I tried searching for this question on stats stack exchange and found Implementing linear regression with standardization but the answer was a little difficult to follow. I'm reading "Bayesian Analysis with Python" by Osvaldo Martin (great read btw) and in his hierarchical linear models section he often mean-centers the data and the reverses it. Can somebody please explain this process to me and how to rearrange the values to visualize the reversal after mean-centering? The line that is confusing me is alpha = pm.Deterministic("alpha", alpha_tmp - pm.math.dot(beta, X_mean)) why does subtracting the dot product of the betas and the mean from the alphas reverse the mean centering? I feel like I'm missing something very simple.

The author implements it in Python 3.5 using a module that is up and coming called pymc3. Here is the code excerpt below:

alpha_tmp is the alpha when X is mean centered. The formula that is being used is:

$$\mu = \alpha + \beta_1*x_1 + \beta_2*x_2$$

import pymc3 as pm
import numpy as np

# Multiple Linear Regression
# pg. 132
N = 100
alpha_real = 2.5
beta_real = [0.9, 1.5]
eps_real = np.random.normal(loc=0, scale=0.5, size=N)

X = np.array([np.random.normal(i,j, N) for i,j in zip([10,2],[1,1.5])])

X_mean = X.mean(axis=1, keepdims=True)
X_centered = X - X_mean
y = alpha_real + np.dot(beta_real, X) + eps_real

with pm.Model() as model_mlr:
    alpha_tmp = pm.Normal("alpha_tmp", mu=0, sd=10)
    beta = pm.Normal("beta", mu=0, sd=1, shape=2)
    epsilon = pm.HalfCauchy("epsilon", 5)

    mu = alpha_tmp + pm.math.dot(beta, X_centered)

    alpha = pm.Deterministic("alpha", alpha_tmp - pm.math.dot(beta, X_mean))

    y_pred = pm.Normal("y_pred", mu=mu, sd=epsilon, observed=y)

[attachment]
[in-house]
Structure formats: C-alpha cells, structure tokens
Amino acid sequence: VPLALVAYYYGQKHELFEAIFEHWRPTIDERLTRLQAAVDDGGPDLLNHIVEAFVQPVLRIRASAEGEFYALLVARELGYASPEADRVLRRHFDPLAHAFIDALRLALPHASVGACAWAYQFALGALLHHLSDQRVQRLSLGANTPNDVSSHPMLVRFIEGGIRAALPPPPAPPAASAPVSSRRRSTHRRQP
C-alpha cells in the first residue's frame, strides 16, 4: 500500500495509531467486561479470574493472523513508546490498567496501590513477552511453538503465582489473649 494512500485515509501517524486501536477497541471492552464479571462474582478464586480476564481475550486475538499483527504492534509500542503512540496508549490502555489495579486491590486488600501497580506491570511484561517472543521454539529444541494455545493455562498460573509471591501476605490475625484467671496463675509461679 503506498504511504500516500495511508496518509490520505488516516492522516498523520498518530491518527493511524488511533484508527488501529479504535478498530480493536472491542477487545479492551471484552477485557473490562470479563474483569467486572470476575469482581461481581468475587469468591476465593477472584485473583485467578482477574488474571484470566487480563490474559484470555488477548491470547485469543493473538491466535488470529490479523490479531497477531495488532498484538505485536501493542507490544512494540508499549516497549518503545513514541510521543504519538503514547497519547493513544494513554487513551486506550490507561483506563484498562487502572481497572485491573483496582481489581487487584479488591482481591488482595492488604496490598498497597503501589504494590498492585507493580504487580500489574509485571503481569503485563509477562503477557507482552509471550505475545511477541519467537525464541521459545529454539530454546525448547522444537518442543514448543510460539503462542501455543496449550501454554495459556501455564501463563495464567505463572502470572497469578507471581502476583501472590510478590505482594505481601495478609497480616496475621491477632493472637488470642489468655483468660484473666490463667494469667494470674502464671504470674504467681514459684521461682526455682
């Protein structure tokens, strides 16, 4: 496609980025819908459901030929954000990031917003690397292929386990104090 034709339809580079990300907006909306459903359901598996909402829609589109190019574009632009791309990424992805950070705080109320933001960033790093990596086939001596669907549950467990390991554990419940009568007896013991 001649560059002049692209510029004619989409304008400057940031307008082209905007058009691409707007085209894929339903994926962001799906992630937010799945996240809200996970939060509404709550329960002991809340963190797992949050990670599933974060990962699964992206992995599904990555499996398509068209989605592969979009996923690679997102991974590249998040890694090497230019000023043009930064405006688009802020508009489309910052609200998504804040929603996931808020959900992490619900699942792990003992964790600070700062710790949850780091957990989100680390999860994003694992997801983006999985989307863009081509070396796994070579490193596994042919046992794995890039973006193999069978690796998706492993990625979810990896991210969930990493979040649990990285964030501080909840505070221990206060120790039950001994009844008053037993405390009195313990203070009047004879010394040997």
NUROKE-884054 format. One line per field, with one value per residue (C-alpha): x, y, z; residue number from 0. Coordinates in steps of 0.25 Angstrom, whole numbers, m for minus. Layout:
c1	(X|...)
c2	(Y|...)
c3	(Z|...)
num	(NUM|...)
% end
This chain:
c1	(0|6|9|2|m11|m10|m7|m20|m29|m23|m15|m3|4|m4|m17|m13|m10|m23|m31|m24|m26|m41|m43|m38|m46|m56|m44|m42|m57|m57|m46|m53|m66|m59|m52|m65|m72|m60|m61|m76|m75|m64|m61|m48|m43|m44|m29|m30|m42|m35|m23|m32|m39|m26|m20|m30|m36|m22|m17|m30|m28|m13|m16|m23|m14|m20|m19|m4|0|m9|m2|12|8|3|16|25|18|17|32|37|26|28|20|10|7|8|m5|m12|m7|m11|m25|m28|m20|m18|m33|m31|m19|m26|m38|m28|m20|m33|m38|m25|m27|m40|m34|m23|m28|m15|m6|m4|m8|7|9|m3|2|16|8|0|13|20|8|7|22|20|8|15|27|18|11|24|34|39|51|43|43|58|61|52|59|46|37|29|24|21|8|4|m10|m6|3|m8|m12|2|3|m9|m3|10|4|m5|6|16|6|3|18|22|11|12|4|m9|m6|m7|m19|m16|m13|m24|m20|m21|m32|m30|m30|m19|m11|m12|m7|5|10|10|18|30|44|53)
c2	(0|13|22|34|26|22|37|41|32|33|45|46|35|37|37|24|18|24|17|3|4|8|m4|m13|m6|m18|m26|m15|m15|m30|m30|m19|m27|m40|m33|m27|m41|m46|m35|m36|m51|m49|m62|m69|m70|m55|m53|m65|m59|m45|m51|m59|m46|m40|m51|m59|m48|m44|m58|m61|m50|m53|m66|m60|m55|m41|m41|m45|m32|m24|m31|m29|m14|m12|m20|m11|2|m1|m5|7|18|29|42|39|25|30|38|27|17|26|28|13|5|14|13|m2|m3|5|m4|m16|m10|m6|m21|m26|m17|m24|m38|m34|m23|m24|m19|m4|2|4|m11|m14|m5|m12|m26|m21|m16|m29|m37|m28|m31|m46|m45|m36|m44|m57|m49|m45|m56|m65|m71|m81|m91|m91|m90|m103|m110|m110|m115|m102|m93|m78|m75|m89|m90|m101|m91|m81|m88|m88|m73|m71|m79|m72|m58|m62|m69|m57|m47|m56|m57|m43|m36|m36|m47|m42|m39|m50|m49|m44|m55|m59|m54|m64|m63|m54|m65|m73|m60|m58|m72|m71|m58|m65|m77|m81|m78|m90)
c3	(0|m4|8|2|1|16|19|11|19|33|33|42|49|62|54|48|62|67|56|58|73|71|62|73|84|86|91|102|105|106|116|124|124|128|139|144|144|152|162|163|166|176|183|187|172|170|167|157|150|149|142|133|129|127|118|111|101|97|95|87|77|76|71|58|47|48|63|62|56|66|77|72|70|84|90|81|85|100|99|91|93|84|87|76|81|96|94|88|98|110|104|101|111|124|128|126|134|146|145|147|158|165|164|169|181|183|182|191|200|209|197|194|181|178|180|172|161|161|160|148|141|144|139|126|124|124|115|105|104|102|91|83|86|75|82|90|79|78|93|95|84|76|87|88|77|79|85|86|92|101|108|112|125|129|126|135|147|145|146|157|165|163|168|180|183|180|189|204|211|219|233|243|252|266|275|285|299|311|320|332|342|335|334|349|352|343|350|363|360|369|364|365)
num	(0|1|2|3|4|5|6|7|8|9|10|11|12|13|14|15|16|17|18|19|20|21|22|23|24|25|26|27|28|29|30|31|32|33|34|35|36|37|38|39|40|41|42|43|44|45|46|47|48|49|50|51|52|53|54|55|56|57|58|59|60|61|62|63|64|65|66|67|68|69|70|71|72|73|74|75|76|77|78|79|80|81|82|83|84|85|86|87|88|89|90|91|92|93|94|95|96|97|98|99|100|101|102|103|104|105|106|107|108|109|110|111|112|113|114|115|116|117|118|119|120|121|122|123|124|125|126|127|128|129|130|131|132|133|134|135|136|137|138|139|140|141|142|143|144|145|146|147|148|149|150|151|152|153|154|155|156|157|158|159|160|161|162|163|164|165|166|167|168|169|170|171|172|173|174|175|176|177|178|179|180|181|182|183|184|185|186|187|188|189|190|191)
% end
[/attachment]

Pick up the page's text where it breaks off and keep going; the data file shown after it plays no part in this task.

start = pm.find_MAP()
    step = pm.NUTS(scaling-start)
    trace_mlr = pm.sample(5000, step=step, start=start)

varnames = ["alpha", "beta", "epsilon"]
pm.traceplot(trace_mlr, varnames)

# Below is output of stderr
Optimization terminated successfully.
         Current function value: 74.986175
         Iterations: 23
         Function evaluations: 31
         Gradient evaluations: 31
100%|██████████| 5000/5000 [00:13<00:00, 380.52it/s]

enter image description here


The answer by John Kruschke is the right one. And is also explained on page 102 of "Bayesian Analysis with Python" (BAP). Since the explanation in BAP is very brief, and probably not clear enough (sorry about that!) I will give here a little bit more detail:

We get $x'$, the centered version of $x$ by doing:

$$x' = x - \bar x$$

Then we can write the linear model as:

$$y = \alpha' + \beta' x' + \epsilon$$

if we replace $x'$ with $x - \bar x$, we get:

$$y = \alpha' + \beta' (x - \bar x) + \epsilon$$

reordering we get:

$$y = \alpha' - \beta' \bar x + \beta' x + \epsilon$$

Notice that this last equation is equivalent to

$$y = \alpha + \beta x + \epsilon$$


$$\alpha = \alpha' - \beta' x$$


$$\beta = \beta' $$

  • $\begingroup$ Thanks! That makes a lot of sense. I didn't know the the beta's are conserved between normalized and unnormalized models. I also don't have the Doing Bayesian Data Analysis book but I heard it's a great resource. $\endgroup$ – O.rka Dec 28 '16 at 6:13
  • 1
    $\begingroup$ Notice that we are centering the data, not standardizing/normalizing it. The range of the data is the same. That's why the betas are not changing. $\endgroup$ – aloctavodia Dec 28 '16 at 13:29
  • $\begingroup$ Yes, thank you for pointing that out. I tend to use the term normalization loosely. If one were to divide by the standard deviation to normalize this, you would be able to reverse it right? I'm a little confused going from $y = \alpha' + \beta'\bar x + \beta 'x + \epsilon$ to $\alpha = \alpha' - \beta x$ when I set $ \alpha' + \beta'\bar x + \beta'x + \epsilon = \alpha + \beta x + \epsilon$ it simplifies to $\alpha' - \beta'\bar x = x(\beta - \beta') + \alpha$ $\endgroup$ – O.rka Dec 28 '16 at 18:29
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    $\begingroup$ If you divide by the standard deviation you would be able to reverse it. Notice that in many setting you don't need/want to reverse the transformations. You just need to be careful when interpreting the parameters. In many problems interpreting the parameters in the normalized space could in fact be easier or more useful. $\endgroup$ – aloctavodia Jan 3 '17 at 14:07

It's explained on p. 485 of Doing Bayesian Data Analysis Second Edition.

Just start with the predictiin equation for mean centered parameters, substitute the mean centered variables, and reexpress in terms of the original variables.


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